These goals are pushed forth on a global and local level, ensuring that there are regulations and policies in place to achieve the SDGs. These goals are relevant for those in the private sector as well.
It is important to highlight that although this movement is held on an international scale, these goals will be mobilized by national governments. Government agendas and policies must coincide with these goals, financing the legislation required as well as making sure they are implemented.
The UN estimates that achieving these goals would take around $5-7 trillion, which isn’t really that bad considering our global assets reach about $200 trillion worldwide. However, although our global assets are enough to finance these goals, there isn’t nearly enough financing being funneled into SDG-aligned projects.
The Paris Agreement
Another one of the major ways countries are participating in creating a better future is through the Paris Agreement. This one is special since it’s an actually binding agreement signed by 196 parties in Paris, hence the name.
The agenda is to cap global warming by 2 degrees Celsius higher than pre-industrial levels. The stretch goal is 1.5 degrees Celsius.
This legally binding agreement is intended to achieve a climate-neutral planet by the middle of the century.
It works by implementing increasingly ambitious climate action in 5-year cycles. Countries part of the agreement must communicate their plans and contribute to greater knowledge on how to pursue better climate action.
It is understood that these countries must then work with each other to fill in the gaps. Meaning, developed countries support developing nations through aid in financing, capacity-building, and technology.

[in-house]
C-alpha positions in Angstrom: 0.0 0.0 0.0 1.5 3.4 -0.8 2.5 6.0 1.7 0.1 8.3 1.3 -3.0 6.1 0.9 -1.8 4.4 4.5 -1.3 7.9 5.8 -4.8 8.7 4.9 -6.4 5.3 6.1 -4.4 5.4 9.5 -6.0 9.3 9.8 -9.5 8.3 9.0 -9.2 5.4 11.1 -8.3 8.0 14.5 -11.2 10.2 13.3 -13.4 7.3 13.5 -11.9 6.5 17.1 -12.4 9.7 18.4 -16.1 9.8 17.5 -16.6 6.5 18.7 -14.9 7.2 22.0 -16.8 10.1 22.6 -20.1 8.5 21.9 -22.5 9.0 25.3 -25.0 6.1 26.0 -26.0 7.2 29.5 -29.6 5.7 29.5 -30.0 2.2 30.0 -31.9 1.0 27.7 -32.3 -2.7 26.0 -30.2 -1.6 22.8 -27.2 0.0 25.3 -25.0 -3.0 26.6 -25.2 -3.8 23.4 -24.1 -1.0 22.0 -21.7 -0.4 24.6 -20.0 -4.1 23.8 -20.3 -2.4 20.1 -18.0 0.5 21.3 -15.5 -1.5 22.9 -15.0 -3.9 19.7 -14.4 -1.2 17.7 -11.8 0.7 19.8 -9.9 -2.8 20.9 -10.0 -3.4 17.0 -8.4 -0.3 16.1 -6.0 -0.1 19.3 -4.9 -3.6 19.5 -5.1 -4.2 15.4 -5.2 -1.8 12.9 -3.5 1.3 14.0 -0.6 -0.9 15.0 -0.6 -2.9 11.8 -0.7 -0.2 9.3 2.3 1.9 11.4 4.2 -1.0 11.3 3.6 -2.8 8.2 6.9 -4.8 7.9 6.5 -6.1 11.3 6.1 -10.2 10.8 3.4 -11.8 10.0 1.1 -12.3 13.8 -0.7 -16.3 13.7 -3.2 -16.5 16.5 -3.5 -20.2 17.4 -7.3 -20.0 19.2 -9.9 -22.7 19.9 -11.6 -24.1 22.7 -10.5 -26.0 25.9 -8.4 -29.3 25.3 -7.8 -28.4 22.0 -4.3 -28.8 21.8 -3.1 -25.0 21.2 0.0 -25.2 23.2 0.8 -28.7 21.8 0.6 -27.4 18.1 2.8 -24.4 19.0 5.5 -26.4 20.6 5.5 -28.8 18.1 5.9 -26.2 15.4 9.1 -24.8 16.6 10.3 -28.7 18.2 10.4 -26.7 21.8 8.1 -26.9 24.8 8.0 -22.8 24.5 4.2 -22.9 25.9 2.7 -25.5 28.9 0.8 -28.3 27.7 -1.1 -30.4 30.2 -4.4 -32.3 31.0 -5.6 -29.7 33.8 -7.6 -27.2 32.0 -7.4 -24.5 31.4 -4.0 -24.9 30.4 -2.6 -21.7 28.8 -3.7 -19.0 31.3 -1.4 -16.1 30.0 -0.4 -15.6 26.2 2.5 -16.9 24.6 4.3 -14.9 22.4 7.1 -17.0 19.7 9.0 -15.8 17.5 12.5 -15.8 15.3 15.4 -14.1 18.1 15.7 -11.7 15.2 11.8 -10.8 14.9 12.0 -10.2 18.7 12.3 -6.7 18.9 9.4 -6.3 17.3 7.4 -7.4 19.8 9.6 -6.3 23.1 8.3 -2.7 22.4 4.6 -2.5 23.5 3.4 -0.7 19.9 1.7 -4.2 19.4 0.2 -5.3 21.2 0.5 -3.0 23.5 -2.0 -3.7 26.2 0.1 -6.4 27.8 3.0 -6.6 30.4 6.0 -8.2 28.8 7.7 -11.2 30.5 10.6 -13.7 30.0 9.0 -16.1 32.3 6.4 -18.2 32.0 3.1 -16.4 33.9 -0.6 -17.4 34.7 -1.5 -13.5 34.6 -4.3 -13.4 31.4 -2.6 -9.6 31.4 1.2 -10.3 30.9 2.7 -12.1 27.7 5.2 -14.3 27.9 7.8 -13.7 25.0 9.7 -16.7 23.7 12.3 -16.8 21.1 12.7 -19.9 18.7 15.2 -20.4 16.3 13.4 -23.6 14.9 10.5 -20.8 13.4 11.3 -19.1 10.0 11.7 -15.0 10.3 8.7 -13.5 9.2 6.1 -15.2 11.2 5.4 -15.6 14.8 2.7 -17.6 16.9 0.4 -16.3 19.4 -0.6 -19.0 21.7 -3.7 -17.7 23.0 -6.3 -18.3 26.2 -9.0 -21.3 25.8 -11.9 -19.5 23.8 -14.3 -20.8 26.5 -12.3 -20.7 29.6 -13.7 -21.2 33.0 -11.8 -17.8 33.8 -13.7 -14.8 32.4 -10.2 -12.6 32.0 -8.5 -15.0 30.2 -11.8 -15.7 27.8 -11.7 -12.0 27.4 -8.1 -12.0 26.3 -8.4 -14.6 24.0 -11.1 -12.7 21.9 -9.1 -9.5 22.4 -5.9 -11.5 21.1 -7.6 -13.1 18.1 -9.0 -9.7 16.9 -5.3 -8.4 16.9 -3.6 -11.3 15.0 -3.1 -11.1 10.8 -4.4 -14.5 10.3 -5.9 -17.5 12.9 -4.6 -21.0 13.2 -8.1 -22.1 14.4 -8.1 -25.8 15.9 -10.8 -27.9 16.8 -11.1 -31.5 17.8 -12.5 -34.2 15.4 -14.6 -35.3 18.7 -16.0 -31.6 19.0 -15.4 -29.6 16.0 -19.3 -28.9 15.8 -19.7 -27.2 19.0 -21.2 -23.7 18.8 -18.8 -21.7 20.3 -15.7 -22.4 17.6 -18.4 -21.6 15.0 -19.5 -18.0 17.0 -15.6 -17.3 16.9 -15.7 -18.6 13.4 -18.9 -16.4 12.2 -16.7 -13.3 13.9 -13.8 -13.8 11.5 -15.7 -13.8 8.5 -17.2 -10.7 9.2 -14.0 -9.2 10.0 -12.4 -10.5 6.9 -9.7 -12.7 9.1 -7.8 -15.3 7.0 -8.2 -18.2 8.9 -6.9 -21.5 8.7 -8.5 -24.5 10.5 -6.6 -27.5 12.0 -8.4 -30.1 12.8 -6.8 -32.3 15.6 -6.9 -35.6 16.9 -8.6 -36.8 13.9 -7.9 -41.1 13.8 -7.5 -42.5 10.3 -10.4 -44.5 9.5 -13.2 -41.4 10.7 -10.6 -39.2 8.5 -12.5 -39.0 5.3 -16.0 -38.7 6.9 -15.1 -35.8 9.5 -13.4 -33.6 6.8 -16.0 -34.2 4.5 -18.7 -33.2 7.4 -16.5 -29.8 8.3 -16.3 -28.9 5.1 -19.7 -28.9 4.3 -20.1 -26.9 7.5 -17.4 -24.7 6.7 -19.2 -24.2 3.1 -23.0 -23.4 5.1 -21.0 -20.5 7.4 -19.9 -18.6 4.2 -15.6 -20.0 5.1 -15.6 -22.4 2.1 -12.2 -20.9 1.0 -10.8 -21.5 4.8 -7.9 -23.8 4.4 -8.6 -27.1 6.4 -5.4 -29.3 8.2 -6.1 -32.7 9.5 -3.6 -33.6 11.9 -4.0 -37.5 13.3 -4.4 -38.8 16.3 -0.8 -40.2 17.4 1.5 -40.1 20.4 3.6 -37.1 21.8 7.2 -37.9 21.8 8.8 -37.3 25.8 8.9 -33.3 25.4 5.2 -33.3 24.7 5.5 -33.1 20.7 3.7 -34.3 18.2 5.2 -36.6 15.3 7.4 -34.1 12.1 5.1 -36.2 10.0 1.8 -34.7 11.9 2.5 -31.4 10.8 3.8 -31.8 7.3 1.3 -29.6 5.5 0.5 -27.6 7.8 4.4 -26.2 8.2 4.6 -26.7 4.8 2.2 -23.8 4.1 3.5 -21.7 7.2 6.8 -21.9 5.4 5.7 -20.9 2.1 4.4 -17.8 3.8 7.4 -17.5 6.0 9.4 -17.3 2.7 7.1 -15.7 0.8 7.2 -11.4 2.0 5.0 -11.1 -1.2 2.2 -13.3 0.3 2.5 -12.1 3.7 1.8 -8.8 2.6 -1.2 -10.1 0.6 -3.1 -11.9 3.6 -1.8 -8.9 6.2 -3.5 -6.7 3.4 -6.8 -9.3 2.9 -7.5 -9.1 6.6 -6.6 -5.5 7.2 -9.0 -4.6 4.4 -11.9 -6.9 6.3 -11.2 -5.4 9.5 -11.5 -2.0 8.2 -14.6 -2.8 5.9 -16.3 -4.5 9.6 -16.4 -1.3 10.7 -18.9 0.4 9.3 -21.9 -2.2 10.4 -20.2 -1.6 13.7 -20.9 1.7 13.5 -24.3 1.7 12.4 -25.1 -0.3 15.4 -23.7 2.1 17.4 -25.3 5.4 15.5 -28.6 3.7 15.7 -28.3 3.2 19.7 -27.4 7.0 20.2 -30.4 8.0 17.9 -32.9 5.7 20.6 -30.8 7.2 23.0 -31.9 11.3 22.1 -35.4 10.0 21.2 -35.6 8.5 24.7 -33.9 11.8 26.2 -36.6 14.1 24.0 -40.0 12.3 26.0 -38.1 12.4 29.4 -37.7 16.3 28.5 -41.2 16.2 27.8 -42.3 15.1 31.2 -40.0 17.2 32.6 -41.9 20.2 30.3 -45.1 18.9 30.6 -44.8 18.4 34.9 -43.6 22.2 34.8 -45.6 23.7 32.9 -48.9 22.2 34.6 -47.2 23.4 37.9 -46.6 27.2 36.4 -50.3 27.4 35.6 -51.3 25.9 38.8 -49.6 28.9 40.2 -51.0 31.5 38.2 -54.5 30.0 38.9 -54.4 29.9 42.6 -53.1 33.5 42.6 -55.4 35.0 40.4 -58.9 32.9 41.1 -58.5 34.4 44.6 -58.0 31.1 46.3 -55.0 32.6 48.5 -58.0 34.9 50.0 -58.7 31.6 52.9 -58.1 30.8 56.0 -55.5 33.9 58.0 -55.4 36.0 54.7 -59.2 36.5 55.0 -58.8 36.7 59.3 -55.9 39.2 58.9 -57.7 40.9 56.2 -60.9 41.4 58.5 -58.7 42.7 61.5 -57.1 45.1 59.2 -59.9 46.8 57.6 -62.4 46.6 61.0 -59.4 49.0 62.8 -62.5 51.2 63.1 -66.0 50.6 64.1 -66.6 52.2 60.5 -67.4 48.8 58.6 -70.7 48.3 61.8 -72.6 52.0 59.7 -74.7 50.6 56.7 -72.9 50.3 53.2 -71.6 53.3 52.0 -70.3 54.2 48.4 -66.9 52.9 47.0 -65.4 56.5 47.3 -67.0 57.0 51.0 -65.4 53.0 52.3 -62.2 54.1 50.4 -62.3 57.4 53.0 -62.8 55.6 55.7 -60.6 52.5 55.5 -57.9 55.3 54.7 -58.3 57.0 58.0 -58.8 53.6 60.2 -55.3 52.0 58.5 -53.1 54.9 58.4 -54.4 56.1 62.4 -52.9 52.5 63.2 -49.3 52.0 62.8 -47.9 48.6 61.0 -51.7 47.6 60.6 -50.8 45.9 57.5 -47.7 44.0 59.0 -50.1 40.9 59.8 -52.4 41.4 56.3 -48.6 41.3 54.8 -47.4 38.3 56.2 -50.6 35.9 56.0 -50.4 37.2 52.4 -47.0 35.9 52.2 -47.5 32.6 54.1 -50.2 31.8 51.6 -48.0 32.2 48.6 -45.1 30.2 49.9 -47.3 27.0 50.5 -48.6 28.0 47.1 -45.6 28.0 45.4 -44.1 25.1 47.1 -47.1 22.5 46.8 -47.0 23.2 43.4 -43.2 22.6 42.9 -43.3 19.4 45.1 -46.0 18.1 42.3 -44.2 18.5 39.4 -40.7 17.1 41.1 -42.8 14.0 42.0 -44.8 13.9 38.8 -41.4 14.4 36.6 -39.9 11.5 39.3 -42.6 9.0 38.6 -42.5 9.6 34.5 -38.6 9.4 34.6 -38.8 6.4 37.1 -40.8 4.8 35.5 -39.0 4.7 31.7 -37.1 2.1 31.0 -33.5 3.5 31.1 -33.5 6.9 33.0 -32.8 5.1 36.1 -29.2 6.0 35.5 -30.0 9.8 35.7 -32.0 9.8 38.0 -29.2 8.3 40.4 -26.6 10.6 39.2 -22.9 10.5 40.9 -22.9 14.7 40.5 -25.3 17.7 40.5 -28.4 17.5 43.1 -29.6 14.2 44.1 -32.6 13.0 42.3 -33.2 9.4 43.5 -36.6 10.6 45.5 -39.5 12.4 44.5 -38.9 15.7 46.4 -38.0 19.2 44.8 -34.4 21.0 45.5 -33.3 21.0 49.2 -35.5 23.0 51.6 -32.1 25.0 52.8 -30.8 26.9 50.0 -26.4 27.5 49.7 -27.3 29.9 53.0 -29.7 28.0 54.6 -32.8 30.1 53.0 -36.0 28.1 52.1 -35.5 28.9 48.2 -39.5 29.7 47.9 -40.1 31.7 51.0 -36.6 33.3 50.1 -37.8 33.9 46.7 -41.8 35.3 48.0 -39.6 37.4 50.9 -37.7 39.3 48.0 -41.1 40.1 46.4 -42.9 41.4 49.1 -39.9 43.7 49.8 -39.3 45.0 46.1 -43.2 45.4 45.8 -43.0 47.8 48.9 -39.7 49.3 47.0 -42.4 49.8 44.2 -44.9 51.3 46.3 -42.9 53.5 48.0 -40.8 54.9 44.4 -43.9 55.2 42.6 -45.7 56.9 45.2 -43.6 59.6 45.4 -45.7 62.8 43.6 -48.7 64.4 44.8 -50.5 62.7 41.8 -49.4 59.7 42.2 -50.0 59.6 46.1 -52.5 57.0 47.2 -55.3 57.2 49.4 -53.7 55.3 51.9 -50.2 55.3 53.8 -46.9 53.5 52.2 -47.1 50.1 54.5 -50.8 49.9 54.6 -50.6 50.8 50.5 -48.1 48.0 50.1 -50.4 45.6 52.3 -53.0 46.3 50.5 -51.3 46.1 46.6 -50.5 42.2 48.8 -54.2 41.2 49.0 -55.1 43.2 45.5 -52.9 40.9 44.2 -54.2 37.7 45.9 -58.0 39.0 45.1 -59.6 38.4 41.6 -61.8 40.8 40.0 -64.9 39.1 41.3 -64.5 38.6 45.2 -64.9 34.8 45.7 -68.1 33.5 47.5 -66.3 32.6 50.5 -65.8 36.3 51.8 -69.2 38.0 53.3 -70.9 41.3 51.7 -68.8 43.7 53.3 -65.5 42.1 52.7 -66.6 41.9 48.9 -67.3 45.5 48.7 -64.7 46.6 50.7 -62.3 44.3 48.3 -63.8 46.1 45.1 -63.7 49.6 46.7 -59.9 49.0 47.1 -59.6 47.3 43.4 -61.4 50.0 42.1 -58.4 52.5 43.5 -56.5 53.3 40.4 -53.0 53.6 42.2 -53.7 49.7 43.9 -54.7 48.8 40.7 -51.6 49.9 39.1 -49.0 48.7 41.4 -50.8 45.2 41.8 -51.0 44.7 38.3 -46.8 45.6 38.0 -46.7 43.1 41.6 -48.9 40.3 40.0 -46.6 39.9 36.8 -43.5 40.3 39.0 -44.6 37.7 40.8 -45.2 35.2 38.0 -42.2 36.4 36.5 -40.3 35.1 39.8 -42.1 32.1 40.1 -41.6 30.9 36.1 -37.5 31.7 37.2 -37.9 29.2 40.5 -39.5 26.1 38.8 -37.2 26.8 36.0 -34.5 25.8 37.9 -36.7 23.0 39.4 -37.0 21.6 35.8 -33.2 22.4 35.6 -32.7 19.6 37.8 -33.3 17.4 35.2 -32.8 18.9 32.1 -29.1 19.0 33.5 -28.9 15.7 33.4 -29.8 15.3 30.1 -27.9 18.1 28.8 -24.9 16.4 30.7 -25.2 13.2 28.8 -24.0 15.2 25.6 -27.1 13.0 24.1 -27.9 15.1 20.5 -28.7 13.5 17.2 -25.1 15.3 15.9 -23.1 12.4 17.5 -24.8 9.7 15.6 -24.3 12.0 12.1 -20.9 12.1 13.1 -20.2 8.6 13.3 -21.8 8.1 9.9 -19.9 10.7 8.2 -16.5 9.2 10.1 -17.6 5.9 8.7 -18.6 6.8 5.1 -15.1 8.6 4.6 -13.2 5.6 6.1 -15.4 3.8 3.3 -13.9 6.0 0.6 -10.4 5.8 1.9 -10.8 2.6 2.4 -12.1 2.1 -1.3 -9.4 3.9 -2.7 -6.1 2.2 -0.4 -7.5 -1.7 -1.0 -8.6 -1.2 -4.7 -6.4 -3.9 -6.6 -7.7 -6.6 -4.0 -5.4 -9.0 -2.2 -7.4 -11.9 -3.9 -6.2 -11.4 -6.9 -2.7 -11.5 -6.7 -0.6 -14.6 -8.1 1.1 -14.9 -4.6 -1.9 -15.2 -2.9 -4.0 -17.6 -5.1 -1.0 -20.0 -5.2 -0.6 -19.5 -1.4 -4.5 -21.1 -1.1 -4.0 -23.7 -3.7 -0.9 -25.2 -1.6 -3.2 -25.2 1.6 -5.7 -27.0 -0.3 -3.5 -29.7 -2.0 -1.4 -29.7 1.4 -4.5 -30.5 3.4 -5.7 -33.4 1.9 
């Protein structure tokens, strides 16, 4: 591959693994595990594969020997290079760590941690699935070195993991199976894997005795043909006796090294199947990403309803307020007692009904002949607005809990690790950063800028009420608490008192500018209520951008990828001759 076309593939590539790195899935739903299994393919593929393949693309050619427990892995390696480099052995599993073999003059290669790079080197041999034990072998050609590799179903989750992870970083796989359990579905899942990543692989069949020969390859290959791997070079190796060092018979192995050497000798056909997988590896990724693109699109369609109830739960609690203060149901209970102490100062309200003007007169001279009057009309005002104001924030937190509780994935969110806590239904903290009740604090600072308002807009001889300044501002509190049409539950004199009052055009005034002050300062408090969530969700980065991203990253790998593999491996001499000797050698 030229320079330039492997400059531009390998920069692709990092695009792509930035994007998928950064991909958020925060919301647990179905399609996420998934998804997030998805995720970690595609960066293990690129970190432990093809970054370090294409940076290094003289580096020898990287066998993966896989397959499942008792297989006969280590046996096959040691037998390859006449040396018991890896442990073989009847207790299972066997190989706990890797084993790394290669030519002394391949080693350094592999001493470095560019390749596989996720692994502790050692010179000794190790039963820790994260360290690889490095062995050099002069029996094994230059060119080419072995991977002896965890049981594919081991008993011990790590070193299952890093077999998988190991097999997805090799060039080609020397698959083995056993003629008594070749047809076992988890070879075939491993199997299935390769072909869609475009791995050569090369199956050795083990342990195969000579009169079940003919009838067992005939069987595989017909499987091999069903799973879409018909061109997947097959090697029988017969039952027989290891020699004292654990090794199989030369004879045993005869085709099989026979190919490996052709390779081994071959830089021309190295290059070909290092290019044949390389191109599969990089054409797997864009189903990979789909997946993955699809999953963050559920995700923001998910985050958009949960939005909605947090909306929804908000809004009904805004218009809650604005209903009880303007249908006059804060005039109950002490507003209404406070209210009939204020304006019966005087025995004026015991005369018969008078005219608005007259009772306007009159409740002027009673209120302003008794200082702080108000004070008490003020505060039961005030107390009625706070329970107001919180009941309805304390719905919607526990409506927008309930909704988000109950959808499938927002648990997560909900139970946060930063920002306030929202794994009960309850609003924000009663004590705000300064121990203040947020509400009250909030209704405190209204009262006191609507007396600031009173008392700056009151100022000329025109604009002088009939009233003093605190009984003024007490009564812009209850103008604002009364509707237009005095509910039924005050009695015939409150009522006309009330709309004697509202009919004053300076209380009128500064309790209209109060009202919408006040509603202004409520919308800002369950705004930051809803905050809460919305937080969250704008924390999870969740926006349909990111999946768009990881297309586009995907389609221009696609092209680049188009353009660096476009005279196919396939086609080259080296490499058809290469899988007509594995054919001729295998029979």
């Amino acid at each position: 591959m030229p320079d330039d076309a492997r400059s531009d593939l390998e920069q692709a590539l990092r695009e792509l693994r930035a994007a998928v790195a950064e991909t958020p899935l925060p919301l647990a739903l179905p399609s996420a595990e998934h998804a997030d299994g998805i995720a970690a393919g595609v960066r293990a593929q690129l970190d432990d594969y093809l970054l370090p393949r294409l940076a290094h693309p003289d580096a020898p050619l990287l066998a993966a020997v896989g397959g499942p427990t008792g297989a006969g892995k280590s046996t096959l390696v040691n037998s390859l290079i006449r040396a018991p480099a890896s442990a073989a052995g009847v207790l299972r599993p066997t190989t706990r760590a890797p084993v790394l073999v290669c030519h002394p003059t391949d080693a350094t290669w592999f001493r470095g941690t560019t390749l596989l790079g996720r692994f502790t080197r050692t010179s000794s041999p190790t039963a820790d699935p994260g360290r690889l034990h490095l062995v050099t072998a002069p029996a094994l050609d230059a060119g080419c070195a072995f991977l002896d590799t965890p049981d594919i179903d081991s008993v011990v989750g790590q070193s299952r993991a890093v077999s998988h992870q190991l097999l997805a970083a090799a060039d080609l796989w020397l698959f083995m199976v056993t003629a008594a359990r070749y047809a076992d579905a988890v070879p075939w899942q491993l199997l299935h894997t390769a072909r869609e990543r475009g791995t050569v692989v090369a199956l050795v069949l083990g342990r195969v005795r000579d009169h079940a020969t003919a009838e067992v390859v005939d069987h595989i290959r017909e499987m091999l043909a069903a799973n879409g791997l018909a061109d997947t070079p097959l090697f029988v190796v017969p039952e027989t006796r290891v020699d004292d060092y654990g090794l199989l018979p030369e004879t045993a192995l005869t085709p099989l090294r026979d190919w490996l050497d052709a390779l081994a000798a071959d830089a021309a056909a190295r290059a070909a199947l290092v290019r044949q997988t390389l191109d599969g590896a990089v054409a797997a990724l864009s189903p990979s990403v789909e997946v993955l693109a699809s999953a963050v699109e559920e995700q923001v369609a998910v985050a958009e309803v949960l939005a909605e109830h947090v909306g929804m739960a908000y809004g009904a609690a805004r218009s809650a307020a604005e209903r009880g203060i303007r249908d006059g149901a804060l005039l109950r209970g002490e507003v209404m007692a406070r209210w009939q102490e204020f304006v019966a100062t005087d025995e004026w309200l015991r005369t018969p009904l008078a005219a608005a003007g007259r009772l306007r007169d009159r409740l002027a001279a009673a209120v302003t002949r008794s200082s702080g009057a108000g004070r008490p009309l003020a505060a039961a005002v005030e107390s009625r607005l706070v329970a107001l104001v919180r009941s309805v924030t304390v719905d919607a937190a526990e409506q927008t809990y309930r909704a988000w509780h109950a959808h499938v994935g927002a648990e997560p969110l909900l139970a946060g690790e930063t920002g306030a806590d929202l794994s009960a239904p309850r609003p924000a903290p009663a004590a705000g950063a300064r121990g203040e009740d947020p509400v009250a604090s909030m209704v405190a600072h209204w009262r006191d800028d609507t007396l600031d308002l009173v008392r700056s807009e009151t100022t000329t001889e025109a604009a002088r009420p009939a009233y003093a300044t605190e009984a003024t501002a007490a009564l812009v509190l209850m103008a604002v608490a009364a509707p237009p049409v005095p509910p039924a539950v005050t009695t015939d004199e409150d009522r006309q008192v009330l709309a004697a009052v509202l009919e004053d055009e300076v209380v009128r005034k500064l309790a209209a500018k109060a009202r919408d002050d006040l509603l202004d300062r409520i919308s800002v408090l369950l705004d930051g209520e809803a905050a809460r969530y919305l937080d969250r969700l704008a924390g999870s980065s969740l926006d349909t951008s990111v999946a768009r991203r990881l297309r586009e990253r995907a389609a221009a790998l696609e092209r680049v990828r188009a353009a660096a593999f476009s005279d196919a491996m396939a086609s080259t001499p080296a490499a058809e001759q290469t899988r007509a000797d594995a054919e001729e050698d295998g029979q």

The previous two centered on agendas of the international scale. However, the responsibility to act is still left to national governments.
These policies depend on the capacity of the country and its ability to finance them. Common themes in these policies are better energy standards, protecting natural resources, creating sustainability standards, among others.
Systemic vs. Individual Action
In recent times, there has been an uptick in sustainability trends. Reusable straws, canvas tote bags, and zero waste products are just some of the items that have cropped up over the years. And the theme is individual action.
But if we’re honest with ourselves, individual action alone won’t do much. The change we can make happen individually will not be enough to save our planet in time.
Sure, it’s great that we’re taking responsibility for our actions and becoming more aware of how our consumption impacts the planet.
But this needs to happen hand in hand with systemic change. Only then can we make a difference significant enough to turn the tide around in time.
In conclusion, it’s excellent that climate change and sustainability are now such central themes in government legislation worldwide. But the reality is a bit more complicated than just a list of goals.
We are fighting an uphill battle; there’s no doubt about that. And though we can make sustainability part of our life on an individual level, it is really investing in systemic, sustainable solutions that will save our planet.